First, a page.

There are likely to be more appraisers available in heavily populated areas as opposed to rural areas. As Spurgeon explains, this is at least partly due to the complexity and difficulty of completing a rural appraisal with limited sales data. When more appraisers are available to work, the price is likely to be lower than in areas where there are fewer available.
There is currently a high demand for appraisers compared to the availability. That means it can be a challenge to satisfy the appraisal contingency within the timeline for the offer to purchase, as appraisers are backed up with new purchases and refinances.
Buyers of expensive homes may take out jumbo loans, which are large loans that reach above the federal loan limit. Because jumbo loans are not guaranteed or insured, they are riskier for lenders to provide. Appraisal fees for jumbo loans can be higher, and these types of loans may also require a second home appraisal before closing.
“When it comes to jumbo loans, the properties are so unique you might not be able to find comparable sales in the immediate market area,” says Stachurski. “Jumbo loans require more research to be prepared effectively.”
As for other loan types, the Department of Veterans Affairs raised appraisal fees for VA loans by anywhere from $25 to $400 in some areas, effective as of December 2021. FHA loans typically cost about the same as a regular appraisal, according to Chase Bank.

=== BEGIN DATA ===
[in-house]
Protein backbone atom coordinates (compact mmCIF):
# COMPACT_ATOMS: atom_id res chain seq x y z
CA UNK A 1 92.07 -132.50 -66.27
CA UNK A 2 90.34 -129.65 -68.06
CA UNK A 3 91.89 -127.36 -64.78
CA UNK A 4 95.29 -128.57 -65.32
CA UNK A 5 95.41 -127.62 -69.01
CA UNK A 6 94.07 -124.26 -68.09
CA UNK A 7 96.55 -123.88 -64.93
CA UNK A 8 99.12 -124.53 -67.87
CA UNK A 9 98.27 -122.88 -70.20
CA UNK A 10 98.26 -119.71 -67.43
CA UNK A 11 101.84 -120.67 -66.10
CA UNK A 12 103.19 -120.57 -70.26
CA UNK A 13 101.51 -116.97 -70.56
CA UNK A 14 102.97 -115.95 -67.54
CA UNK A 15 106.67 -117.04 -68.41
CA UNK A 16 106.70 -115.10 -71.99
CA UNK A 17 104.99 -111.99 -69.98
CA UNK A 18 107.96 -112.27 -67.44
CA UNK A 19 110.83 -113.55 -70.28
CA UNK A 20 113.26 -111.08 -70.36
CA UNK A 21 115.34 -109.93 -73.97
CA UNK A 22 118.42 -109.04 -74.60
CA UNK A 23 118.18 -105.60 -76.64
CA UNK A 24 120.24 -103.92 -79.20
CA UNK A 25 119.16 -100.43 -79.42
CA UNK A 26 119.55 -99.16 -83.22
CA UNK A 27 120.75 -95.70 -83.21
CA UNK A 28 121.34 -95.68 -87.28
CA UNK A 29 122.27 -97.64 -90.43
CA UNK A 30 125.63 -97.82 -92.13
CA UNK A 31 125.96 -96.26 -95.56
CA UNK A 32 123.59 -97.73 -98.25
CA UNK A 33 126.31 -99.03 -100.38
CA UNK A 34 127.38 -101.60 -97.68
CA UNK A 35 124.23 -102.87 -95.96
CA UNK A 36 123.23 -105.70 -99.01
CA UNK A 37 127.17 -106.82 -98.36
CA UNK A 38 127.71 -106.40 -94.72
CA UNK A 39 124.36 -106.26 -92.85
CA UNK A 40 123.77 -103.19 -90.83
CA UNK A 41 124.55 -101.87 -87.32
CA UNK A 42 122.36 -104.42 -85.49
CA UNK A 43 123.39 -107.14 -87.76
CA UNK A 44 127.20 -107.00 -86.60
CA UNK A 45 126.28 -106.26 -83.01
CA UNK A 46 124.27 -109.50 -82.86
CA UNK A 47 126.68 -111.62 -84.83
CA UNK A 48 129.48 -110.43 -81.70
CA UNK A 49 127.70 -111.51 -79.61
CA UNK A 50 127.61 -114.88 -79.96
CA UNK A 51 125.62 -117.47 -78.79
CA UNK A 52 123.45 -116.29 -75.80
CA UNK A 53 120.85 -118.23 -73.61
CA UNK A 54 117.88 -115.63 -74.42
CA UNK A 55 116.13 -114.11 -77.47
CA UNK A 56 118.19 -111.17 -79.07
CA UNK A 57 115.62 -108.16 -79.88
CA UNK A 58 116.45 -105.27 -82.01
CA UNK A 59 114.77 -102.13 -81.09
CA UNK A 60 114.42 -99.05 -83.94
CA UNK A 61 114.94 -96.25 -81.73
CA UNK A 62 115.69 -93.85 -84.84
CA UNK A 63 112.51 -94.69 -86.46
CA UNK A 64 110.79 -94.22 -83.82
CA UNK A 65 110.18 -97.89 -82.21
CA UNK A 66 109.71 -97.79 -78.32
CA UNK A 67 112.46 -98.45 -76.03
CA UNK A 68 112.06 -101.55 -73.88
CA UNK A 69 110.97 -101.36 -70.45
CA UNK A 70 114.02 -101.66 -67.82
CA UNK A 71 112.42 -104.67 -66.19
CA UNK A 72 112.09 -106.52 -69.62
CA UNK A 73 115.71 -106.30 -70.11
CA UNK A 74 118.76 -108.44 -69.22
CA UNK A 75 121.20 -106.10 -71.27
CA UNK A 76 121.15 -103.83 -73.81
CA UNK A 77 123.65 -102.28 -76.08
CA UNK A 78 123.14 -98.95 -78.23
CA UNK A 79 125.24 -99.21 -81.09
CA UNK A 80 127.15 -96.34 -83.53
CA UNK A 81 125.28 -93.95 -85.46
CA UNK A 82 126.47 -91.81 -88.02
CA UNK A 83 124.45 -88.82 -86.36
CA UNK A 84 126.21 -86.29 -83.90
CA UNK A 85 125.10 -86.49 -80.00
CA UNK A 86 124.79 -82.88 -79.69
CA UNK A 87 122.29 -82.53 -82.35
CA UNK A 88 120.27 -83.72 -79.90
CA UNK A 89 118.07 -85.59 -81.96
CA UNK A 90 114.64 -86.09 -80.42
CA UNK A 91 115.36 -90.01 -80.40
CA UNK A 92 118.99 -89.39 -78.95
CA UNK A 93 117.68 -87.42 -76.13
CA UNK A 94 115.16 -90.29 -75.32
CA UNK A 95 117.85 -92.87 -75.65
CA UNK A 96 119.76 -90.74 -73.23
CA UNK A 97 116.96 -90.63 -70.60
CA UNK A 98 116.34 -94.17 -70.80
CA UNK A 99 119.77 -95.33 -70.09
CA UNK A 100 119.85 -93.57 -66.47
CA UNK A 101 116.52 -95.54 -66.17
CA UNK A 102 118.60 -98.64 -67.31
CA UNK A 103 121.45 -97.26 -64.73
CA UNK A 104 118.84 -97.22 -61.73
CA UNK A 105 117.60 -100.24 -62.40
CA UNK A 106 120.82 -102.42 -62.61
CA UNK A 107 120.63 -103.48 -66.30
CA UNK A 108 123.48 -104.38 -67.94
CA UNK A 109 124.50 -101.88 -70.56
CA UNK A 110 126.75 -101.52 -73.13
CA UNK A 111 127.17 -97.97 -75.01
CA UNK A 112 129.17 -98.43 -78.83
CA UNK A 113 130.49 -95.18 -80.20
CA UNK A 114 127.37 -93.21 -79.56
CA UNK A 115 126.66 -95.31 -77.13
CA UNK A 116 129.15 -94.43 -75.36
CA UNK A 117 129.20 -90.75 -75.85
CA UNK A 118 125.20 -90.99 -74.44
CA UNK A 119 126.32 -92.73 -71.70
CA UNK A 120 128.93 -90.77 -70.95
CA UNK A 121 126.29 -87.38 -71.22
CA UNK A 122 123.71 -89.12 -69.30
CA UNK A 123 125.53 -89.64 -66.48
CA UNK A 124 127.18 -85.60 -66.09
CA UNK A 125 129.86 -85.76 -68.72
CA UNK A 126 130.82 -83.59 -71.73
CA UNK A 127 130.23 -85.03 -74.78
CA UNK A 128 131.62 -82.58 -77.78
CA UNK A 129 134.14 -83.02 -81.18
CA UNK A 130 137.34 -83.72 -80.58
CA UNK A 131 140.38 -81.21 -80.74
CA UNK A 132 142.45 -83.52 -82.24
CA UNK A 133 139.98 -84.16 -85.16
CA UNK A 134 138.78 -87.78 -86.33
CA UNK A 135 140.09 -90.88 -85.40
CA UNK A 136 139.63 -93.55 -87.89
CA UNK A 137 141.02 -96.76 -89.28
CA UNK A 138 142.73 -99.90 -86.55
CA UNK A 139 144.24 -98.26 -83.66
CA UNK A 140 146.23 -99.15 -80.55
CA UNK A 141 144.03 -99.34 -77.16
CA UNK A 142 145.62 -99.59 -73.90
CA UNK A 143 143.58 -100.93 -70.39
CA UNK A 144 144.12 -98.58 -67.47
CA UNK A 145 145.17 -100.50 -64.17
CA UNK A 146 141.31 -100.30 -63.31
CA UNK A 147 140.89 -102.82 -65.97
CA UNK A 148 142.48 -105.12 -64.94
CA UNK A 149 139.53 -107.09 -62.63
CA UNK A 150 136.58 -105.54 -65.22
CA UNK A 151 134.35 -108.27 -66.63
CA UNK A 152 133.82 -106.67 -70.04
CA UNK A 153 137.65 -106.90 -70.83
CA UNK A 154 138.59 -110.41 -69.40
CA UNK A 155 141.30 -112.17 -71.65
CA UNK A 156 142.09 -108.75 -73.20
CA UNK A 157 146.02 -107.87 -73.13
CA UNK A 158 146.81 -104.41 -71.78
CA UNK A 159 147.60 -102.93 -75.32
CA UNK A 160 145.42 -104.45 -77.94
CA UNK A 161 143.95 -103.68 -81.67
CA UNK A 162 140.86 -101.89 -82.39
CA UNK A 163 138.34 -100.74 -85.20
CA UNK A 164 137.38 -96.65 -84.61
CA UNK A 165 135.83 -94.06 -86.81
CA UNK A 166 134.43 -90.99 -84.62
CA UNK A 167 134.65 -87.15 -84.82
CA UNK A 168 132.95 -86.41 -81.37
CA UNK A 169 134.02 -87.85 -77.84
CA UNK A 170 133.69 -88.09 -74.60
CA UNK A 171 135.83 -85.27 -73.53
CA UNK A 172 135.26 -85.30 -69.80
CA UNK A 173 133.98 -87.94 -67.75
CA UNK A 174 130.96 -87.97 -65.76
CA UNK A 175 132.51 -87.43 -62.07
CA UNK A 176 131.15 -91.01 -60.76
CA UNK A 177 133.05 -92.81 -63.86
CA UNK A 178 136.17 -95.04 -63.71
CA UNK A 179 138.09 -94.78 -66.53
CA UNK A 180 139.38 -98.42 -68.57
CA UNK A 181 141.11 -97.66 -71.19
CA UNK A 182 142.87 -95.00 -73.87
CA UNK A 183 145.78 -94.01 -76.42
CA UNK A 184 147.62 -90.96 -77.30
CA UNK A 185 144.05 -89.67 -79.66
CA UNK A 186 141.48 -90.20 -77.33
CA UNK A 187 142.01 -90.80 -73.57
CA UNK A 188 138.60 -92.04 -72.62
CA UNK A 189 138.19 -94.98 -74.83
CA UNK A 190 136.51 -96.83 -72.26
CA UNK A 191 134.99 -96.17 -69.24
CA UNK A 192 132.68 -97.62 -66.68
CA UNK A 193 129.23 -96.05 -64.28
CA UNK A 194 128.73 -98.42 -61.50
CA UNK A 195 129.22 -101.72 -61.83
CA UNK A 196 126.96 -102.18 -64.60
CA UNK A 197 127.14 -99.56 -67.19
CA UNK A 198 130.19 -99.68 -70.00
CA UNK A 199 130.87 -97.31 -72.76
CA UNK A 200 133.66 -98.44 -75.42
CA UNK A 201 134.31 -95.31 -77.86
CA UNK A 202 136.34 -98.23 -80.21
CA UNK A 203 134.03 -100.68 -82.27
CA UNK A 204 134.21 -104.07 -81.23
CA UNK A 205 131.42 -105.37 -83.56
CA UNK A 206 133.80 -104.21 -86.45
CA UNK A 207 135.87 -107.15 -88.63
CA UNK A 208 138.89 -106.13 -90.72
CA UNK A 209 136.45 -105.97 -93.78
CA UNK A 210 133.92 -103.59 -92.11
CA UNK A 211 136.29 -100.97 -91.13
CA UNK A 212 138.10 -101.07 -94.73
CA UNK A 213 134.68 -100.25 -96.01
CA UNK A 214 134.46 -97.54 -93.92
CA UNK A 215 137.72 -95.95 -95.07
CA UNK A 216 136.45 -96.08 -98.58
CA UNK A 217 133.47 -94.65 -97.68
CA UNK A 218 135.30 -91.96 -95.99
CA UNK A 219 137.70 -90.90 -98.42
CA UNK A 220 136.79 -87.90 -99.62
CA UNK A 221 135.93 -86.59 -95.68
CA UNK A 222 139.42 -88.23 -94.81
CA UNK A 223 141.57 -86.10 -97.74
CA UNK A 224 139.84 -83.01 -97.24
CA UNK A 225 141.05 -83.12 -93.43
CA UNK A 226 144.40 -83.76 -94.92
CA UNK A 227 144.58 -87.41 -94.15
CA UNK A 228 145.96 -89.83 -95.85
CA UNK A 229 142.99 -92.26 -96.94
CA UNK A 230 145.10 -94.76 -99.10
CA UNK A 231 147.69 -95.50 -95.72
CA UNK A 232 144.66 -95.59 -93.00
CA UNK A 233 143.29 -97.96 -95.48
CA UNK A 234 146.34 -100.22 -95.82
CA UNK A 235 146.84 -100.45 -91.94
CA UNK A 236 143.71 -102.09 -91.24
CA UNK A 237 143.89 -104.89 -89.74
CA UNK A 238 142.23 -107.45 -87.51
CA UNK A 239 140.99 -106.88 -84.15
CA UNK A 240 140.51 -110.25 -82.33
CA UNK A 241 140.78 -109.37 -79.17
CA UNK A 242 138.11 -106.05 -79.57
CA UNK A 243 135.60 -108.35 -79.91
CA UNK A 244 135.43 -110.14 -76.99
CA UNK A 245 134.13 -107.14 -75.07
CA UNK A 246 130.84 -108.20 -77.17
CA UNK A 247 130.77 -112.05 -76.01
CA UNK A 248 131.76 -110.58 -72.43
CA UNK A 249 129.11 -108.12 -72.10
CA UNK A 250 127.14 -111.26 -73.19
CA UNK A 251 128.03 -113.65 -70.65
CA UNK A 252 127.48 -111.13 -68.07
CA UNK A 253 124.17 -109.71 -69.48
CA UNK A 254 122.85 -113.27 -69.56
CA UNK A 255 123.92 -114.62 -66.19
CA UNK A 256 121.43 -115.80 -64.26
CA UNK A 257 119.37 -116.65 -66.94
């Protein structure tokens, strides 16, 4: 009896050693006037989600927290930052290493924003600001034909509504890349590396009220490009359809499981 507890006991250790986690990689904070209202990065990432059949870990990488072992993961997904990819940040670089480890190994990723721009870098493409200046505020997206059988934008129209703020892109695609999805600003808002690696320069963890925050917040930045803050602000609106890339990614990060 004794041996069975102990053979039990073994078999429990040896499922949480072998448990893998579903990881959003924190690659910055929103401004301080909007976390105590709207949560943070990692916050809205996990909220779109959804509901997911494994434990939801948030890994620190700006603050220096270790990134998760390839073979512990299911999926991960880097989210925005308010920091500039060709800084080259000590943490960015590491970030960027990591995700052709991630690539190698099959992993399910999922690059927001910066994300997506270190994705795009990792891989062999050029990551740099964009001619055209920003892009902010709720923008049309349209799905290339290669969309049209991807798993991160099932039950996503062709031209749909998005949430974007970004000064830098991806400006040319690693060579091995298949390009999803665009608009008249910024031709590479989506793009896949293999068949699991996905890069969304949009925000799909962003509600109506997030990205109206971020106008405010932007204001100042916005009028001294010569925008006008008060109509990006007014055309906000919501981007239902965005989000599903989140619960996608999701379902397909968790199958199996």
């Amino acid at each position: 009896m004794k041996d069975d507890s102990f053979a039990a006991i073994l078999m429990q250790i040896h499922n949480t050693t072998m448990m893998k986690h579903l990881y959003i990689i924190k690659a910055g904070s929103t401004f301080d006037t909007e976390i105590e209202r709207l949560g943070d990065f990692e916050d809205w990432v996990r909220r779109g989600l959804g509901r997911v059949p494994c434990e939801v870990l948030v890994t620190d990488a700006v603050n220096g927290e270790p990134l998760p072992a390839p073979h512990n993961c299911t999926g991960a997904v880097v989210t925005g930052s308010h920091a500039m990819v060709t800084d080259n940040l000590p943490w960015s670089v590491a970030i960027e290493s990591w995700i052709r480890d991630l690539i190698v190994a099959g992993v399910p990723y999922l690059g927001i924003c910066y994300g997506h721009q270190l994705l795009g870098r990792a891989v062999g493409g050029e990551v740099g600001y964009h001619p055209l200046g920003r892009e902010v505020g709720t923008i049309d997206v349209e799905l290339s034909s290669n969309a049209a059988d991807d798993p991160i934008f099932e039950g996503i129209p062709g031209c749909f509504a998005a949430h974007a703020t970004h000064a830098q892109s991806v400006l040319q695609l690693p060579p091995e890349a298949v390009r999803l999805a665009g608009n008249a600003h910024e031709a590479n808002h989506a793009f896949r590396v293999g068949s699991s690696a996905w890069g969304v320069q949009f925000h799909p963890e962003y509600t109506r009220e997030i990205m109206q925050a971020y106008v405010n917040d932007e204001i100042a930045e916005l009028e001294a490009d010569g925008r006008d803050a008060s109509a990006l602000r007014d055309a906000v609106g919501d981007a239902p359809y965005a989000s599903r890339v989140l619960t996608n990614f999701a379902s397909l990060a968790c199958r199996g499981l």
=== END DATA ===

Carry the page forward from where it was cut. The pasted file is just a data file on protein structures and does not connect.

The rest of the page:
Realtors® are going to be a really good resource to connect anybody with anything that they need in the home buying and selling process. And I do get a lot of people asking me, ‘Who do you recommend for appraisal?’ and I’m happy to provide recommendations.
- Joe Nelson Real Estate AgentCloseJoe Nelson Real Estate Agent at Keller Williams Kc North
- Years of Experience 19
- Transactions 535
- Average Price Point $262k
- Single Family Homes 519
How do I find an appraiser?
If your appraiser selection won’t be determined by an AMC, you can always ask your real estate agent for a referral.
“Realtors® are going to be a really good resource to connect anybody with anything that they need in the home buying and selling process,” says Nelson. “And I do get a lot of people asking me, ‘Who do you recommend for appraisal?’ and I’m happy to provide recommendations.”
Another good resource to find a licensed and certified appraiser is the Appraisal Institute’s Find an Appraiser tool.
What can I expect from the appraisal process?
An appraiser visits your home and performs the research needed to form an educated opinion of value. Their walkthrough will take between 30 minutes for a simple appraisal and three hours for a larger property or one with more features. It’s recommended that you tidy up before the appraiser arrives to make a good impression.
After that, you can expect to receive your appraisal report in anywhere from two days to two weeks, depending on the appraiser’s schedule and complexity of the appraisal. Generally, the appraisal for a conventional loan on an existing home is valid for 120 days.
Header Image Source: (Vecislavas Popa / Pexels)
- "What Is Desktop Valuation?," The Motley Fool (December 2016)
- "Remote Appraisals of Homes Could Reduce Racial Bias," The New York Times (March 2022)
- "VA hikes appraisal fees, turn-times in select markets," Housing Wire (November 2021)
- "Appraisal Management Company (AMC)," Investopedia (August 2022)
- "How to save money on closing costs," The Washington Post (December 2021)